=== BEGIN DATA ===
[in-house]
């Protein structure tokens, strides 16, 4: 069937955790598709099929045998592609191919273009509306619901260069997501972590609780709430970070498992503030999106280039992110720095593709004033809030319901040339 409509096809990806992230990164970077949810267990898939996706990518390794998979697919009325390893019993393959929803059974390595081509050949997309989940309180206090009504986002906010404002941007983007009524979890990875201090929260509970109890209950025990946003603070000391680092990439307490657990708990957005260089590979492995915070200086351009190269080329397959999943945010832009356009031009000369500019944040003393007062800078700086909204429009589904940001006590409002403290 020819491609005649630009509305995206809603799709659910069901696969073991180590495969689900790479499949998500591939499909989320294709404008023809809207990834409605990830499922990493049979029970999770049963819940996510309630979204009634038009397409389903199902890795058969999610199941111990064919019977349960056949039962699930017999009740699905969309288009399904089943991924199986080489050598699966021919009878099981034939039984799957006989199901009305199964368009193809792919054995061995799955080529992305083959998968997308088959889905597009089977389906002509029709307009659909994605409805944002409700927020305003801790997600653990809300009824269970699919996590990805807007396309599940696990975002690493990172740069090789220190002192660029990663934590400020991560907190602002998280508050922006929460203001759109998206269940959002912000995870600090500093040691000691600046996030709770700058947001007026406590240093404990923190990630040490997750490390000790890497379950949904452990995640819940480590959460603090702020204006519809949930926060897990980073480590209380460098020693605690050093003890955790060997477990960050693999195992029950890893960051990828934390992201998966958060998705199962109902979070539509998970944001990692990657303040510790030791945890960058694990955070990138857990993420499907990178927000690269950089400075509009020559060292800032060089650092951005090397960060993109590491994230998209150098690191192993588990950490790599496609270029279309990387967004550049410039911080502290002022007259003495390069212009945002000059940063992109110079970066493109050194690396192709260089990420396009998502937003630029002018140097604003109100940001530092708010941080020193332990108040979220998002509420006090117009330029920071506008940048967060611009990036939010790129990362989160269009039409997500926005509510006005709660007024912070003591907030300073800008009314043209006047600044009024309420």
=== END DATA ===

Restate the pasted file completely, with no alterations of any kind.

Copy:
[in-house]
């Protein structure tokens, strides 16, 4: 069937955790598709099929045998592609191919273009509306619901260069997501972590609780709430970070498992503030999106280039992110720095593709004033809030319901040339 409509096809990806992230990164970077949810267990898939996706990518390794998979697919009325390893019993393959929803059974390595081509050949997309989940309180206090009504986002906010404002941007983007009524979890990875201090929260509970109890209950025990946003603070000391680092990439307490657990708990957005260089590979492995915070200086351009190269080329397959999943945010832009356009031009000369500019944040003393007062800078700086909204429009589904940001006590409002403290 020819491609005649630009509305995206809603799709659910069901696969073991180590495969689900790479499949998500591939499909989320294709404008023809809207990834409605990830499922990493049979029970999770049963819940996510309630979204009634038009397409389903199902890795058969999610199941111990064919019977349960056949039962699930017999009740699905969309288009399904089943991924199986080489050598699966021919009878099981034939039984799957006989199901009305199964368009193809792919054995061995799955080529992305083959998968997308088959889905597009089977389906002509029709307009659909994605409805944002409700927020305003801790997600653990809300009824269970699919996590990805807007396309599940696990975002690493990172740069090789220190002192660029990663934590400020991560907190602002998280508050922006929460203001759109998206269940959002912000995870600090500093040691000691600046996030709770700058947001007026406590240093404990923190990630040490997750490390000790890497379950949904452990995640819940480590959460603090702020204006519809949930926060897990980073480590209380460098020693605690050093003890955790060997477990960050693999195992029950890893960051990828934390992201998966958060998705199962109902979070539509998970944001990692990657303040510790030791945890960058694990955070990138857990993420499907990178927000690269950089400075509009020559060292800032060089650092951005090397960060993109590491994230998209150098690191192993588990950490790599496609270029279309990387967004550049410039911080502290002022007259003495390069212009945002000059940063992109110079970066493109050194690396192709260089990420396009998502937003630029002018140097604003109100940001530092708010941080020193332990108040979220998002509420006090117009330029920071506008940048967060611009990036939010790129990362989160269009039409997500926005509510006005709660007024912070003591907030300073800008009314043209006047600044009024309420």